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Great British Bike Rides, by Dave Barter

Great British Bike Rides, by Dave Barter. Image courtesy of Vertebrae Publishing
Great British Bike Rides, by Dave Barter. Image courtesy of Vertebrae Publishing

Title: Great British Bike Rides: 40 Classic Routes For Road Cyclists
Author: Dave Barter
Publisher: Vertabrae Publishing
Pages: 280
Year: 2013
Order: Vertebrate Publishing
What it is: A rider's guide to some of the best places to go cycling in Great Britain.
Strengths: Beautifully produced and covers a lot of ground in forty rides. Also, you can download GPX files for each route.
Weaknesses: As always with these guides there is room for debate what makes a great British bike ride.

In Britain, walkers have routes highlighted for them by the like of Alfred Wainright. As far back as the nineteenth century Hugh Munro was detailing Scottish mountains for people to climb. For rock climbers, there's a vast array of literature detailing classic faces to scale. What have cyclists got? That's a question that troubled Dave Barter - the author of Obsessive Compulsive Cycling Disorder - until he finally came up with the perfect solution: if the book he was looking for didn't exist then he'd just have to go off and write it himself. That book is Great British Bike Rides, a collection of forty suggested bike rides around Great Britain, each presented with accompanying maps, climb profiles and detailed directions.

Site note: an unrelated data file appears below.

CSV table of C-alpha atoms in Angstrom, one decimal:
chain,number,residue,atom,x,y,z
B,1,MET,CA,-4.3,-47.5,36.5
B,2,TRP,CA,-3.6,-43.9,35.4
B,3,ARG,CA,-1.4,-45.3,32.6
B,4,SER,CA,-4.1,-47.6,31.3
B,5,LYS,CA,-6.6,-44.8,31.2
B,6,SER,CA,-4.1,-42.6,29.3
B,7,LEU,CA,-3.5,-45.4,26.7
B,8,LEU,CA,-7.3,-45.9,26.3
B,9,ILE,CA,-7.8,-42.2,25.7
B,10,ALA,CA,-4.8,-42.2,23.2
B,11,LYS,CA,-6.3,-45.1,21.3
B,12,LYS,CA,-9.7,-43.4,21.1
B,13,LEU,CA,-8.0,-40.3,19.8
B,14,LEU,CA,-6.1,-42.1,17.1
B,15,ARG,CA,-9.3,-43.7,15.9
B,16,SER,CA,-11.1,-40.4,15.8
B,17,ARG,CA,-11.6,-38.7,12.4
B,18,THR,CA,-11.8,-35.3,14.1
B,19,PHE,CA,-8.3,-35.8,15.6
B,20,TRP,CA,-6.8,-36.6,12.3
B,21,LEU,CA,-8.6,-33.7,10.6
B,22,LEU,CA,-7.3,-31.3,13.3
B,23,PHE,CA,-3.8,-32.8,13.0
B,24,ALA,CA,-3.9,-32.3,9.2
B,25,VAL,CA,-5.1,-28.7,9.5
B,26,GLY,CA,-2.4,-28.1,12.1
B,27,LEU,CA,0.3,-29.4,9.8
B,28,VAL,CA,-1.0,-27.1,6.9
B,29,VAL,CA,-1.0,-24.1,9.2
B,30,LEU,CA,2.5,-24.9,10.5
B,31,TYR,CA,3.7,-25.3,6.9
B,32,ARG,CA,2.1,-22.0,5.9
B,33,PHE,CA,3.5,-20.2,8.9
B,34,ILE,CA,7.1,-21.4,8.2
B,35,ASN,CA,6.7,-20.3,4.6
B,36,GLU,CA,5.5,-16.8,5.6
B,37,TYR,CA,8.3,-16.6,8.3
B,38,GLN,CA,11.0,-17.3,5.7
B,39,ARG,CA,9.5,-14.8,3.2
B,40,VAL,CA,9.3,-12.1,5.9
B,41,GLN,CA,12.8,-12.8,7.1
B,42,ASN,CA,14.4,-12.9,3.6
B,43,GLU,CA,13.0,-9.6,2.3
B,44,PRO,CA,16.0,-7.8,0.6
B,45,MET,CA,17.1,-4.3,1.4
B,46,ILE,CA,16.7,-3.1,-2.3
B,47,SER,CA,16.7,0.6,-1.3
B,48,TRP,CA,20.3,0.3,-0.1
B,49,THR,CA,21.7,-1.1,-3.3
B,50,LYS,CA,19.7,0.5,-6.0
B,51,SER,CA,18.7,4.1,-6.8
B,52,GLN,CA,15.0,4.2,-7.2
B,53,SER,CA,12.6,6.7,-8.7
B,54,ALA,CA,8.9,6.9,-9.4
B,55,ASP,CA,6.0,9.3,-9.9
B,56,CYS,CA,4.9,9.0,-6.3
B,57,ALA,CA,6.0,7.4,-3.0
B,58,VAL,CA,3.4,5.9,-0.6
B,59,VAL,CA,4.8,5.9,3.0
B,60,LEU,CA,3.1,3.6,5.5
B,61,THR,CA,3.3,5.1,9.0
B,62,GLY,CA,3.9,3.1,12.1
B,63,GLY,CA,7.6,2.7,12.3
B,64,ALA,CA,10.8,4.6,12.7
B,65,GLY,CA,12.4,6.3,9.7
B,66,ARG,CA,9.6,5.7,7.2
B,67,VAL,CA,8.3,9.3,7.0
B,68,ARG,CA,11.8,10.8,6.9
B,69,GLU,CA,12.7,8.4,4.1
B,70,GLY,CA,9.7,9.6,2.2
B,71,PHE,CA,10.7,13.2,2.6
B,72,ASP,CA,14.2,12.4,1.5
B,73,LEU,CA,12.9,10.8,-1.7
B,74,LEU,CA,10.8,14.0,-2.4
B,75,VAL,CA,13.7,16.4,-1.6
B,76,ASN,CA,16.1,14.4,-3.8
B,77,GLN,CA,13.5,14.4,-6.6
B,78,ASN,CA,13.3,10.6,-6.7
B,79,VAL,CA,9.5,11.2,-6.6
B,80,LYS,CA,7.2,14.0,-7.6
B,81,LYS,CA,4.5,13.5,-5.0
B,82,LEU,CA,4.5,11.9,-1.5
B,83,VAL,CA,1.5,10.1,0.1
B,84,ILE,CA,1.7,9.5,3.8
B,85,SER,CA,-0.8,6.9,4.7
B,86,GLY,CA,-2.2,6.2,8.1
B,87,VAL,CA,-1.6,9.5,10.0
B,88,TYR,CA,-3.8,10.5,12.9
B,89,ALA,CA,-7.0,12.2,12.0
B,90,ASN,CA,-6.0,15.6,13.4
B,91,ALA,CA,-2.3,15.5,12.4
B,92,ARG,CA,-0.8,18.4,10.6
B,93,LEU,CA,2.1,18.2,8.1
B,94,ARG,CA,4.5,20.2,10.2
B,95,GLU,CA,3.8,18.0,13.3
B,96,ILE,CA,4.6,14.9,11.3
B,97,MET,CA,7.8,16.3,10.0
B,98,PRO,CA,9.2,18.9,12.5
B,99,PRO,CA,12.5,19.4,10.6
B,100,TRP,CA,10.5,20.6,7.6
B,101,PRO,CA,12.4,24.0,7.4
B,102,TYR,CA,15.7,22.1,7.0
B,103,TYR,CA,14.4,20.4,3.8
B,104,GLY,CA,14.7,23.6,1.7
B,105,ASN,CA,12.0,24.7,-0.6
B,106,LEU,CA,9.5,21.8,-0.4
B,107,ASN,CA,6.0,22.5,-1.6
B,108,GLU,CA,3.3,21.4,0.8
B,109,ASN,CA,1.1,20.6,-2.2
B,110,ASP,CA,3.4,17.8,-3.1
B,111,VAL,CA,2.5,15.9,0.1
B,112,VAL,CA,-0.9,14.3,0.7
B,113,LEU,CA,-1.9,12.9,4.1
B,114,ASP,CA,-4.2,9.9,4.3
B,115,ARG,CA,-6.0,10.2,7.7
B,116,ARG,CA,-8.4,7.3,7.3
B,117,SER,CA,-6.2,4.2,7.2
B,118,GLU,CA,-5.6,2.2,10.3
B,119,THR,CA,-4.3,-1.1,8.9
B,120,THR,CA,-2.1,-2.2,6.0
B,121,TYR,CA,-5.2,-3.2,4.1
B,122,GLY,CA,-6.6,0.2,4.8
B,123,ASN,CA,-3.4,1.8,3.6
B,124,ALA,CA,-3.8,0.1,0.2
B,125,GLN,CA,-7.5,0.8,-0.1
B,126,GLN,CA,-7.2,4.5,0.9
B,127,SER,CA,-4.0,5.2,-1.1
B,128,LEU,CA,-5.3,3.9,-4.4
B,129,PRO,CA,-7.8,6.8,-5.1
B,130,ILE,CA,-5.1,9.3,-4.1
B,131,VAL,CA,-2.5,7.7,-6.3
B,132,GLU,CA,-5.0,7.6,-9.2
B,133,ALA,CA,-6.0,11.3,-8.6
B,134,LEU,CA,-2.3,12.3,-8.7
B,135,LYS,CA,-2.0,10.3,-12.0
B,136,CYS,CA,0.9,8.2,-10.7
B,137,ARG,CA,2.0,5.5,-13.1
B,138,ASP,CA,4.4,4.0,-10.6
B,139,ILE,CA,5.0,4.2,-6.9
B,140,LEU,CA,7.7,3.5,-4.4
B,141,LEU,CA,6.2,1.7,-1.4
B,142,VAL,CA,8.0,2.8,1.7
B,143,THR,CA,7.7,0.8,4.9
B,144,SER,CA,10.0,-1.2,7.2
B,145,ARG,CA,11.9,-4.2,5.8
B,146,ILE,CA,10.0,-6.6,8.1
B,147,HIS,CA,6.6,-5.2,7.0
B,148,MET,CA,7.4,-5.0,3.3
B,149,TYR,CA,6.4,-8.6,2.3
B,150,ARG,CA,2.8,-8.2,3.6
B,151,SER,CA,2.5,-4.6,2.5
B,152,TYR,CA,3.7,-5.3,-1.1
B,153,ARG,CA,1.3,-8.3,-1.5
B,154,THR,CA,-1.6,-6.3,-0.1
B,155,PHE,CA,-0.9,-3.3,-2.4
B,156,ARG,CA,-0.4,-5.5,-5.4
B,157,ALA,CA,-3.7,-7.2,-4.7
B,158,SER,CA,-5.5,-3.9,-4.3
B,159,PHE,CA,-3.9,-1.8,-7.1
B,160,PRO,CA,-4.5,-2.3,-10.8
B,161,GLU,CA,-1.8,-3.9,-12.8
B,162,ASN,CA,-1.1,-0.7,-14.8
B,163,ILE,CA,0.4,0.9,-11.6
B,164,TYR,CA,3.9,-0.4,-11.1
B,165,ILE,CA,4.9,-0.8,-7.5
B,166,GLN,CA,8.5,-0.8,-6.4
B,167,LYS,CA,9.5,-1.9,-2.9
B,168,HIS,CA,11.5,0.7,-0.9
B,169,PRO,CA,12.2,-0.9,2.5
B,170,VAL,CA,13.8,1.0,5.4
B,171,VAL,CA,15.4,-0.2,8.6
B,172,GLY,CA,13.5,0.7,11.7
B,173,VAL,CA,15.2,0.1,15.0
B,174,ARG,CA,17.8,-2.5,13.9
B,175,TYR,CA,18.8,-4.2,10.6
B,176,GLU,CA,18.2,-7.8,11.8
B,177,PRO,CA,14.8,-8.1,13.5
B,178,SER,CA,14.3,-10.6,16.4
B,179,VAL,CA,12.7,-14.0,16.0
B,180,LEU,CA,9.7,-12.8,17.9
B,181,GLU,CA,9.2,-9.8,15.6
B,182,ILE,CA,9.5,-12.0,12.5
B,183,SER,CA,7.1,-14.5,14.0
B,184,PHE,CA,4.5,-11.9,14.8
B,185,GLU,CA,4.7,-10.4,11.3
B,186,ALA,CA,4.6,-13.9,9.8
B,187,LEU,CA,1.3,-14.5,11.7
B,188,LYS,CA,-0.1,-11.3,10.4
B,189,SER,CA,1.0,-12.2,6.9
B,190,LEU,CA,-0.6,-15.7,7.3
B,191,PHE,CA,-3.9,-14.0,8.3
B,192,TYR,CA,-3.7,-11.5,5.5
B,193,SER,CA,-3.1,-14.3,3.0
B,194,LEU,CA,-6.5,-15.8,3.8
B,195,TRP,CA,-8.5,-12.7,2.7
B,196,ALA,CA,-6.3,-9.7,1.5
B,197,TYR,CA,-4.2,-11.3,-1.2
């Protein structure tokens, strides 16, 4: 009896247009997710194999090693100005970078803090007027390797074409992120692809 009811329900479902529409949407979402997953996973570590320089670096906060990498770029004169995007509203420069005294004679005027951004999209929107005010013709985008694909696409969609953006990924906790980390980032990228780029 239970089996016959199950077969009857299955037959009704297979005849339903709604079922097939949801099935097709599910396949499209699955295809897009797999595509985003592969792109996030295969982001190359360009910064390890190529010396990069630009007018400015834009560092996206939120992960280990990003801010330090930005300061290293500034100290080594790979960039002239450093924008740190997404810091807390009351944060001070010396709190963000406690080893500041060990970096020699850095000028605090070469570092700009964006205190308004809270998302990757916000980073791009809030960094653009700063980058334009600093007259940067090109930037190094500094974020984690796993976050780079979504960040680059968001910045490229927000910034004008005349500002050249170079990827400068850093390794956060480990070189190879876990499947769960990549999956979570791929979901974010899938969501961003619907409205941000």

Barter isn't claiming to have reinvented the wheel or to have finally settled the debate on where you should go and ride in Great Britain. What makes a great British bike ride is highly subjective. As with most guide books - particularly the mountains-related ones - if you know the terrain you'll doubtlessly spot gaps in the selection, or query the worth of some of the routes included. But that's part of what the Barter wants Great British Bike Rides to do: